It’s no longer possible to ignore the central role information technology plays into today’s healthcare systems. IT systems are used to process payments, manage patient information, and provide an overall better experience for both healthcare providers and patients alike. However, there are still several hurdles healthcare providers must overcome when implementing and maintain IT systems. Here are some of the most pressing challenges faced by healthcare IT today.
1.) Customer experience
It’s no longer enough for healthcare organizations to simply have an IT system. In order for these organizations to remain competitive, their IT systems also need a corresponding customer service infrastructure and simplified yet comprehensive interfaces to assist users as well.
Having an IT system that is difficult to understand or hard to navigate can very well be a source of frustration to patients and healthcare providers. This means less time resolving issues, more time handling inconsequential minutiae — both of which can result in increased dissatisfaction among patients. This is especially important as patients today are generally expected to shoulder a bigger part of their healthcare bill, which raises their expectations of their providers.
More than ever, healthcare IT implementers will have to focus on streamlining and simplifying processes so patients are better able to handle simple issues themselves. The ability to easily download medical records, book appointments, and check important finance and account information is especially key.
Customer service will also likely need to undergo some changes in the near future. Healthcare providers will also likely have to turn to outsourcing and artificial intelligence to help with the customer service end of their systems, especially in developed countries. This is because older adults are likely to comprise a larger part of the world population, thanks to their longer lifespans, as well as falling birth rates. The increase of the population of older adults compared to younger ones is likely to place additional demands on IT and customer service that cannot be currently met by existing healthcare systems.
2.) Data security
At present, many healthcare providers are running obsolete IT systems, many decades old. This puts patient data at considerable risk, as aging systems tend to be comparatively simple targets for hackers due to the lack of continuing security support. The hardware infrastructure on which the data is actually present is also likely to deteriorate or become more difficult to maintain, increasing the likelihood of unintentional data loss. There are also significant challenges migrating large amounts of data from legacy systems.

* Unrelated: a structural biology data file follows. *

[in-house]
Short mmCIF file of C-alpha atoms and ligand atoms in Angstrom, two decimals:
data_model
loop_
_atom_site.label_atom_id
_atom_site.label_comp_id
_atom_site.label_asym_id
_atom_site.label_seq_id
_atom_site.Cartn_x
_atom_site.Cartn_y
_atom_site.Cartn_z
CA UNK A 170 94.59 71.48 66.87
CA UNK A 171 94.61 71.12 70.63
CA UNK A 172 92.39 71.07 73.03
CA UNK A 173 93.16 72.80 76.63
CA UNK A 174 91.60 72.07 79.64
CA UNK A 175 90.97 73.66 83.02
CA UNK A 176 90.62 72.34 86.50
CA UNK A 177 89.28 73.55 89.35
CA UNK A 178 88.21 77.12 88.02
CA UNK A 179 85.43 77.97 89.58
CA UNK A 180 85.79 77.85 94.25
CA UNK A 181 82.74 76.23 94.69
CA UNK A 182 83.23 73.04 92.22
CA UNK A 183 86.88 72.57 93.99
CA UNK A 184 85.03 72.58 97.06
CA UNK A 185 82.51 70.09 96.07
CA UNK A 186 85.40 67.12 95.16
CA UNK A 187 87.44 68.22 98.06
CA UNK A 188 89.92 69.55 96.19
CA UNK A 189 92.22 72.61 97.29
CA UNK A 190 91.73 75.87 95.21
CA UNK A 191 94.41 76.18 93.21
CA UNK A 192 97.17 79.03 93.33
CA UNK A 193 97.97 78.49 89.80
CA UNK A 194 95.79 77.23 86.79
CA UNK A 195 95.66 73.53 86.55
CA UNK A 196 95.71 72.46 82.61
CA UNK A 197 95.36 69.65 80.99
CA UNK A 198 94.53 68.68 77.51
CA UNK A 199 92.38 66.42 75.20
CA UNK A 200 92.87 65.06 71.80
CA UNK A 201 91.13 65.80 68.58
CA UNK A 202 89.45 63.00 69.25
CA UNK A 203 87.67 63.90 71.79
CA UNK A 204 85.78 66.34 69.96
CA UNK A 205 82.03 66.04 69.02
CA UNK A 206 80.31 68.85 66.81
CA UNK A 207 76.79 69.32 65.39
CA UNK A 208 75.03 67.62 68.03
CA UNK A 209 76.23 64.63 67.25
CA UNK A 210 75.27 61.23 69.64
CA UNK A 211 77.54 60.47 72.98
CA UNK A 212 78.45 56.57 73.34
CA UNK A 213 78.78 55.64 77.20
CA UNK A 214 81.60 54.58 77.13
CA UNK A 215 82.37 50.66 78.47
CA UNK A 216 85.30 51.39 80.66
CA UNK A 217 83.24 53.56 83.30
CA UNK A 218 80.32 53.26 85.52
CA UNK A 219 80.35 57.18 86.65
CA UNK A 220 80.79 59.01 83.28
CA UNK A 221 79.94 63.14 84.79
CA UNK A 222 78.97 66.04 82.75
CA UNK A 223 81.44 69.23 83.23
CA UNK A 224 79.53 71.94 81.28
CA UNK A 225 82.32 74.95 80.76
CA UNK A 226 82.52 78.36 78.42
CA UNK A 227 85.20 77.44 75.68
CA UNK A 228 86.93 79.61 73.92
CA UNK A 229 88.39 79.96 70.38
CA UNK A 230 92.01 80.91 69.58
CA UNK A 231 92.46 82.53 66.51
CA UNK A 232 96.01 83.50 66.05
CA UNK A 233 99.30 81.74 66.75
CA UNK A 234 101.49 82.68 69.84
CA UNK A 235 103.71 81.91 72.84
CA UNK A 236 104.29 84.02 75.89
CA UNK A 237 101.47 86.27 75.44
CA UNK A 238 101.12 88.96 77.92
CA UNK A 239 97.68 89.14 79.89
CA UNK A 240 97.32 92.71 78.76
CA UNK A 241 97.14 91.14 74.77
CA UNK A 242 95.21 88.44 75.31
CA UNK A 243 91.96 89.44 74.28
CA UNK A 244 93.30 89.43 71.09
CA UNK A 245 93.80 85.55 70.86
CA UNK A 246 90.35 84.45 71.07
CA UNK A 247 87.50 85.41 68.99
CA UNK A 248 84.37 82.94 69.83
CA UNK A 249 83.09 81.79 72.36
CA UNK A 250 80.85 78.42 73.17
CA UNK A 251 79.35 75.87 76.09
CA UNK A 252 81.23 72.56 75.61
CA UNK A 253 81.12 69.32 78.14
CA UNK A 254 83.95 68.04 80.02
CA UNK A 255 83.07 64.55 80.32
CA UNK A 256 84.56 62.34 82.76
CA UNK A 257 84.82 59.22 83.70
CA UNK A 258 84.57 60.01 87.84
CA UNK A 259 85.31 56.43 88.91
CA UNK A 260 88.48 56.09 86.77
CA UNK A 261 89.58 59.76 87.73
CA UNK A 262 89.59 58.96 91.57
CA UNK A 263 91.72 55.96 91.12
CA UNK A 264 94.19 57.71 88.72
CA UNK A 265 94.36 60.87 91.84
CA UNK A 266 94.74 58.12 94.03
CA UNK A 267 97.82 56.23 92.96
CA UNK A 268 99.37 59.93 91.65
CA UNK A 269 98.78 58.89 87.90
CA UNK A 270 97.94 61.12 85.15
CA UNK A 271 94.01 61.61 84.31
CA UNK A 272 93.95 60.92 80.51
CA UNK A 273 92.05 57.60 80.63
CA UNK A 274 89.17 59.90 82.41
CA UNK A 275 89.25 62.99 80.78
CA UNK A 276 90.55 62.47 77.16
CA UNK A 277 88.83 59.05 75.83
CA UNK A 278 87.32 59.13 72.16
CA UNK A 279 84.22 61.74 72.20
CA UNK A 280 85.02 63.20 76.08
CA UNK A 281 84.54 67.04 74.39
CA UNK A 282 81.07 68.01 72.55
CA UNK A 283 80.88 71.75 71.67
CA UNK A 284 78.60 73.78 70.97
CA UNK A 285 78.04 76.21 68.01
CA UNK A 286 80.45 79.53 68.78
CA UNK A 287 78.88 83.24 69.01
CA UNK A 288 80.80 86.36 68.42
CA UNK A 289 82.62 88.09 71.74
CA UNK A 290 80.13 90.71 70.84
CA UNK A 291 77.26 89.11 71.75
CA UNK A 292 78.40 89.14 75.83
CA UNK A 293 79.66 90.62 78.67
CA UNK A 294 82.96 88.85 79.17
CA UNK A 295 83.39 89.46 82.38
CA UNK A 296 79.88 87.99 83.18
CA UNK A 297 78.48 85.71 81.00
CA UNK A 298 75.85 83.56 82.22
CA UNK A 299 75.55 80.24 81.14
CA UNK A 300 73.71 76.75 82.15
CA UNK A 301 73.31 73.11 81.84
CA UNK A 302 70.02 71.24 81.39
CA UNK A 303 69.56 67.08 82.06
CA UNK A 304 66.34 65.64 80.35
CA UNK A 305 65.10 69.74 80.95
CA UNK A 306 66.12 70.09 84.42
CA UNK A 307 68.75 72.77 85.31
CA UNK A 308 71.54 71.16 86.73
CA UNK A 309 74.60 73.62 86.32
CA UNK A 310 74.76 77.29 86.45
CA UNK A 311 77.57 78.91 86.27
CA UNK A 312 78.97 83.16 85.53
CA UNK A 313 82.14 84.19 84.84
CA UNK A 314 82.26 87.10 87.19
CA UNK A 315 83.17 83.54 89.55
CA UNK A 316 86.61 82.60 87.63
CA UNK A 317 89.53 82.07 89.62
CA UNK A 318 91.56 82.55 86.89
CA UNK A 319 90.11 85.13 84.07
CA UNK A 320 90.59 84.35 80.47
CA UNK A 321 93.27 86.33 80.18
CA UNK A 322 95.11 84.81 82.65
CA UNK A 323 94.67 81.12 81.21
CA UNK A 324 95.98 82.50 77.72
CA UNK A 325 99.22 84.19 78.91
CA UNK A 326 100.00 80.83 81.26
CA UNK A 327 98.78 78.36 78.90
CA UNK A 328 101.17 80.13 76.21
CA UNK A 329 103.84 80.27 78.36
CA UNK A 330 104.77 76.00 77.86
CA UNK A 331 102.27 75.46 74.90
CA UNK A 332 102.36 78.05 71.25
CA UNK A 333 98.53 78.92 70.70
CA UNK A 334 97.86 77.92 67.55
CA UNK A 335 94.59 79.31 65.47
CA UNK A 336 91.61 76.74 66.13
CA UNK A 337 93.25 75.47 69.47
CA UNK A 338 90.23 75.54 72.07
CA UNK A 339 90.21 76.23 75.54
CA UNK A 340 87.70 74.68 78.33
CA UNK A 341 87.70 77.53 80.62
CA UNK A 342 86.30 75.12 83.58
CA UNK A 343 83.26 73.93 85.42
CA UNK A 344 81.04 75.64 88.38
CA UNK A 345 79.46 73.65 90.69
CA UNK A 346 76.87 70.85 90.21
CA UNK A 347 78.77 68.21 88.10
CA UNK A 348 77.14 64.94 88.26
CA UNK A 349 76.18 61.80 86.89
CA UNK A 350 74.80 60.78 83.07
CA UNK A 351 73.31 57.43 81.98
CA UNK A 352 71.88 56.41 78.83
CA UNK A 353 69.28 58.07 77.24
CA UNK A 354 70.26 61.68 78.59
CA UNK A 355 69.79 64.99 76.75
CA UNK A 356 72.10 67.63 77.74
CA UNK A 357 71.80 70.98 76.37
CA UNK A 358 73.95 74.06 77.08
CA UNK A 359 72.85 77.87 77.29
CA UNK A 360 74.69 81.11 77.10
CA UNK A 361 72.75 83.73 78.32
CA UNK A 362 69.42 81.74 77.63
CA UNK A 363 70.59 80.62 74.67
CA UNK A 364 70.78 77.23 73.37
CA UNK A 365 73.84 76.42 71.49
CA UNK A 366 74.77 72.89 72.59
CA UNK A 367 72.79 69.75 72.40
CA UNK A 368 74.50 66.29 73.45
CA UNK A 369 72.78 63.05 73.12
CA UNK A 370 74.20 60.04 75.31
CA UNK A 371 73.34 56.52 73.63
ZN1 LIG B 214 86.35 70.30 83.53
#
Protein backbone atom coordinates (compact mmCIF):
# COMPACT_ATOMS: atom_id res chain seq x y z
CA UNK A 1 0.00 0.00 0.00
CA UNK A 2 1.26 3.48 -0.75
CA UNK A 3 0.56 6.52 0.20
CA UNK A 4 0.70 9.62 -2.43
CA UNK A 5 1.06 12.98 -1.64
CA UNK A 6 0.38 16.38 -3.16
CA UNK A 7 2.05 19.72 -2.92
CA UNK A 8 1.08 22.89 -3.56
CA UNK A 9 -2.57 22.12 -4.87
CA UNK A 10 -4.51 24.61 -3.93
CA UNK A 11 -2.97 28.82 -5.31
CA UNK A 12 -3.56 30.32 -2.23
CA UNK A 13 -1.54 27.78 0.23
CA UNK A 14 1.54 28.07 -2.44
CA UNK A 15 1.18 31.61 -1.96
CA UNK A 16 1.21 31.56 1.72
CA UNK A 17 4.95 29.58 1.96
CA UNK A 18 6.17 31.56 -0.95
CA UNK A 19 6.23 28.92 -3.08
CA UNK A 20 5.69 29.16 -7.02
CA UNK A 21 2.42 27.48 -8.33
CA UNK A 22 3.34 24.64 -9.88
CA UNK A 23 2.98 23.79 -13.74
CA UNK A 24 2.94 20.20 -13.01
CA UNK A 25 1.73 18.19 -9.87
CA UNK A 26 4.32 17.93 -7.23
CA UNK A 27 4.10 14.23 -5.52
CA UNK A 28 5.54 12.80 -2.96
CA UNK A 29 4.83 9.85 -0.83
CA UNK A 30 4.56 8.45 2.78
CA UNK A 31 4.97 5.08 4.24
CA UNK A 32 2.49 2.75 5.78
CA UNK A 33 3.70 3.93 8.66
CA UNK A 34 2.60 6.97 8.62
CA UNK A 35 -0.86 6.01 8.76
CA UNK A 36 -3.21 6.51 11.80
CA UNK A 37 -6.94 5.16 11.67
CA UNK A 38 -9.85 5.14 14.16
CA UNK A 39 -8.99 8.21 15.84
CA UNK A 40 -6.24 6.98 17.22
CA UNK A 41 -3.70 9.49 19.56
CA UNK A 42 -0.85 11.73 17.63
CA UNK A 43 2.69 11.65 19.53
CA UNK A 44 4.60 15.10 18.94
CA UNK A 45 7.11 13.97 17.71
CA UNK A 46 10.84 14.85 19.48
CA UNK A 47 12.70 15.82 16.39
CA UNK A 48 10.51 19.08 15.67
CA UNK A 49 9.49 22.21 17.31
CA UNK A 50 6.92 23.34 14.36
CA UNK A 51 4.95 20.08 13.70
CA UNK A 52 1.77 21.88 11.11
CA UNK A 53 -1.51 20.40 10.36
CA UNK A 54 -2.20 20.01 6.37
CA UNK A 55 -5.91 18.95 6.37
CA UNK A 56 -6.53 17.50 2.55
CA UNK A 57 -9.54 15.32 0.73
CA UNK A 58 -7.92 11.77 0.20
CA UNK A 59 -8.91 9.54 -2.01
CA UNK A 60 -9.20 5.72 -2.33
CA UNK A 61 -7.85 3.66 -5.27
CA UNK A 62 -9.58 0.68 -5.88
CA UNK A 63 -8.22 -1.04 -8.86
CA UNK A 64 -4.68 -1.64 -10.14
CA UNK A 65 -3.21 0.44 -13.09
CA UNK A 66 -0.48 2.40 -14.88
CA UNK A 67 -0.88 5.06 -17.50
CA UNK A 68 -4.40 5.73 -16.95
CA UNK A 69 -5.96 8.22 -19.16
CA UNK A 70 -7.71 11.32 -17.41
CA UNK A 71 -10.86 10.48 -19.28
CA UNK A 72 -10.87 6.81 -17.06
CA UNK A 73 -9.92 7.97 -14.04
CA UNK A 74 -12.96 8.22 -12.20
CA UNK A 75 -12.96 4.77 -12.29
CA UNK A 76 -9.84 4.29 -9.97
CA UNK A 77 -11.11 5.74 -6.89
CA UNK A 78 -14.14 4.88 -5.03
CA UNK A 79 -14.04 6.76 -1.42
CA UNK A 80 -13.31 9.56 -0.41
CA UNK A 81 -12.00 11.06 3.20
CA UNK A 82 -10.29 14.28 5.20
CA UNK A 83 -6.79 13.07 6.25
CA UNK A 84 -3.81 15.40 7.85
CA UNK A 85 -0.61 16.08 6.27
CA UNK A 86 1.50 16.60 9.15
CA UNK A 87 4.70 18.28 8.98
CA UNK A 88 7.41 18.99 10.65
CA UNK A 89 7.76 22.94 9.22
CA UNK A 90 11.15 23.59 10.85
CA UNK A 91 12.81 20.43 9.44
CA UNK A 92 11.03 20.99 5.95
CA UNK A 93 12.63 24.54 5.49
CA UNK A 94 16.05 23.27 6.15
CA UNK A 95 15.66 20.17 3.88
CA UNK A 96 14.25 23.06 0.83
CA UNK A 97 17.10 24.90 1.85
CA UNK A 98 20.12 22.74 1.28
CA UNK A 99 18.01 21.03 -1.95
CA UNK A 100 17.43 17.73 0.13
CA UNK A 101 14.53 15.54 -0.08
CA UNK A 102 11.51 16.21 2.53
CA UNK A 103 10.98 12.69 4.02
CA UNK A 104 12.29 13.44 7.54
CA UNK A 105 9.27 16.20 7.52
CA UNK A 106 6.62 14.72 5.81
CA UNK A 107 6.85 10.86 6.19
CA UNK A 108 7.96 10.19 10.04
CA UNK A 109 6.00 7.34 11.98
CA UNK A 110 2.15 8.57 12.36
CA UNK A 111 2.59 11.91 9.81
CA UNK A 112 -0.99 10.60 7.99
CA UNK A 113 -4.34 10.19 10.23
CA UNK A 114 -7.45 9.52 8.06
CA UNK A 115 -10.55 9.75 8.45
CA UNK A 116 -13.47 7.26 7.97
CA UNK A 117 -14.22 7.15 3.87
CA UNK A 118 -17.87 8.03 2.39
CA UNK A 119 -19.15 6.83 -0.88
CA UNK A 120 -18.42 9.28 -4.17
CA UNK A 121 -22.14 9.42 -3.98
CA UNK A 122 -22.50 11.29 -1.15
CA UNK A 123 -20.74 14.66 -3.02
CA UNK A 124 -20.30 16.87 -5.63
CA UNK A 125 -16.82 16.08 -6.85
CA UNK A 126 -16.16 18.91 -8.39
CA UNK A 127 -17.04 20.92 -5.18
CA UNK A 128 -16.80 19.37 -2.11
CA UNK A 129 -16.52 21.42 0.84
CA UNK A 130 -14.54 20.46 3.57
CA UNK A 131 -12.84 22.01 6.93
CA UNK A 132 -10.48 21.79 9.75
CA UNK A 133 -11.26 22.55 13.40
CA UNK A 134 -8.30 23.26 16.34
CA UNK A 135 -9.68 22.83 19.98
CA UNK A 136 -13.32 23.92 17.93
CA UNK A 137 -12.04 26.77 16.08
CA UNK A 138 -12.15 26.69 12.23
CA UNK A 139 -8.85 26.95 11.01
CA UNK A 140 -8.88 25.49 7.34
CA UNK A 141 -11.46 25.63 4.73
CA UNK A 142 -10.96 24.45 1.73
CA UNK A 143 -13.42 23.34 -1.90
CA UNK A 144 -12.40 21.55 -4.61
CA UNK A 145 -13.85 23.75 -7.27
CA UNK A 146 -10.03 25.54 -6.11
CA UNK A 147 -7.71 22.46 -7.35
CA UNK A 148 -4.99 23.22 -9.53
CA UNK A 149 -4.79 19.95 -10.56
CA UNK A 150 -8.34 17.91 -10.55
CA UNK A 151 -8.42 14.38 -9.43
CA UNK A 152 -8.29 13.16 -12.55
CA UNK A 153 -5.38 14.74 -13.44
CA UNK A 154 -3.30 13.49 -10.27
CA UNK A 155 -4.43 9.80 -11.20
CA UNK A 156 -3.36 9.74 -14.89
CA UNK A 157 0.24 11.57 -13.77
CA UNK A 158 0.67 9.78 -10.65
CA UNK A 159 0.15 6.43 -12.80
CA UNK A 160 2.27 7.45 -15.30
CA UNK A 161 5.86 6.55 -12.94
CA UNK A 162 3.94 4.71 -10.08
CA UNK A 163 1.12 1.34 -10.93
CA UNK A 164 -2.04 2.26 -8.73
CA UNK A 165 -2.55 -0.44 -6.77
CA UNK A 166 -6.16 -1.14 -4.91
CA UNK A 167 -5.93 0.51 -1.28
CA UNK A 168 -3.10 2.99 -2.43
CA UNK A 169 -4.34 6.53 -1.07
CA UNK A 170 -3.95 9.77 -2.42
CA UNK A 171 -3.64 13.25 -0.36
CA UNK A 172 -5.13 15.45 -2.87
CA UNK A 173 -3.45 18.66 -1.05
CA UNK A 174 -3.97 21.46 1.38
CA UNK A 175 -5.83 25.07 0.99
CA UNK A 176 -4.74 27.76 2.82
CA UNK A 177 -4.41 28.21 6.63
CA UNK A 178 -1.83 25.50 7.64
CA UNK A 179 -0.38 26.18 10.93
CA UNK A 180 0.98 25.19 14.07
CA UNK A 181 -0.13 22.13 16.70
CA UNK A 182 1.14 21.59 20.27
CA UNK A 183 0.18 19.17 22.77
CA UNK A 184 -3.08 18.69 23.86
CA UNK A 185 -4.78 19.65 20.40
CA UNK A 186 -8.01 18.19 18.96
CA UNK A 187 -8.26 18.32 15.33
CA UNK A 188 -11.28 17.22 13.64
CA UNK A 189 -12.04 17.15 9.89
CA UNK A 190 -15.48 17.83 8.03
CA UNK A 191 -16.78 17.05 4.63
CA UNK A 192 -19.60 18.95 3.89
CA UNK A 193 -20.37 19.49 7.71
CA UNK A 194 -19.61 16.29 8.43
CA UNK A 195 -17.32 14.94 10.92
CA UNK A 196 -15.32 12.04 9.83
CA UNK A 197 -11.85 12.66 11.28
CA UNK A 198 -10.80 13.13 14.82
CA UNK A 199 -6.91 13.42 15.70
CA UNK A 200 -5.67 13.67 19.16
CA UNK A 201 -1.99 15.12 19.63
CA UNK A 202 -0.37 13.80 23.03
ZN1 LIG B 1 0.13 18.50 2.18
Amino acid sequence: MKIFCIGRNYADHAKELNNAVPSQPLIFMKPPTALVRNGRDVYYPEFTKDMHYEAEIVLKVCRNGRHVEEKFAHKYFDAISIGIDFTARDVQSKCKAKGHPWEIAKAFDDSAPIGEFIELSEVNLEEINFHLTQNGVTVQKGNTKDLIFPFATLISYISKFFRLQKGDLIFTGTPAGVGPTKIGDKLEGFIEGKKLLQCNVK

The threat of cyber-attacks however, isn’t just restricted to older healthcare IT systems. In the United States alone, around 5 million patient records were exposed in a series of healthcare IT data breaches in 2018. There may even be more attacks that ultimately went unnoticed and the number of exposed records may be even higher. Worldwide, the number of breaches and the amount of stolen data may not even be possible to know with any accuracy.
Both aging systems and malicious hackers still in abundance, it’s clear healthcare IT security professionals have their work cut out for them.
3.) Data rationalization
Healthcare data today tends to be haphazardly distributed among different systems, providers, and parties. As such, it is often difficult, if not impossible to get a true picture of the status of a patient from any single source. There are also often multiple redundancies that serve no real purpose in terms of patient care, and slow down a case worker’s understanding of a situation.
This issue isn’t limited to data held by different entities either. It is also a very real issue within organizations, which can ultimately cause inefficiencies and patient dissatisfaction.
While it is possible to rationalize healthcare data, it may prove easier said than done, as it may require not just technical expertise, but leadership, and a paradigm shift in how we think about data as well. Some solutions put forward to resolve these issues include the use of advanced AI, as used by search engines today, as well as sophisticated modeling. As the amount of data we have stored expands, we may become more and more reliant on these new technologies.
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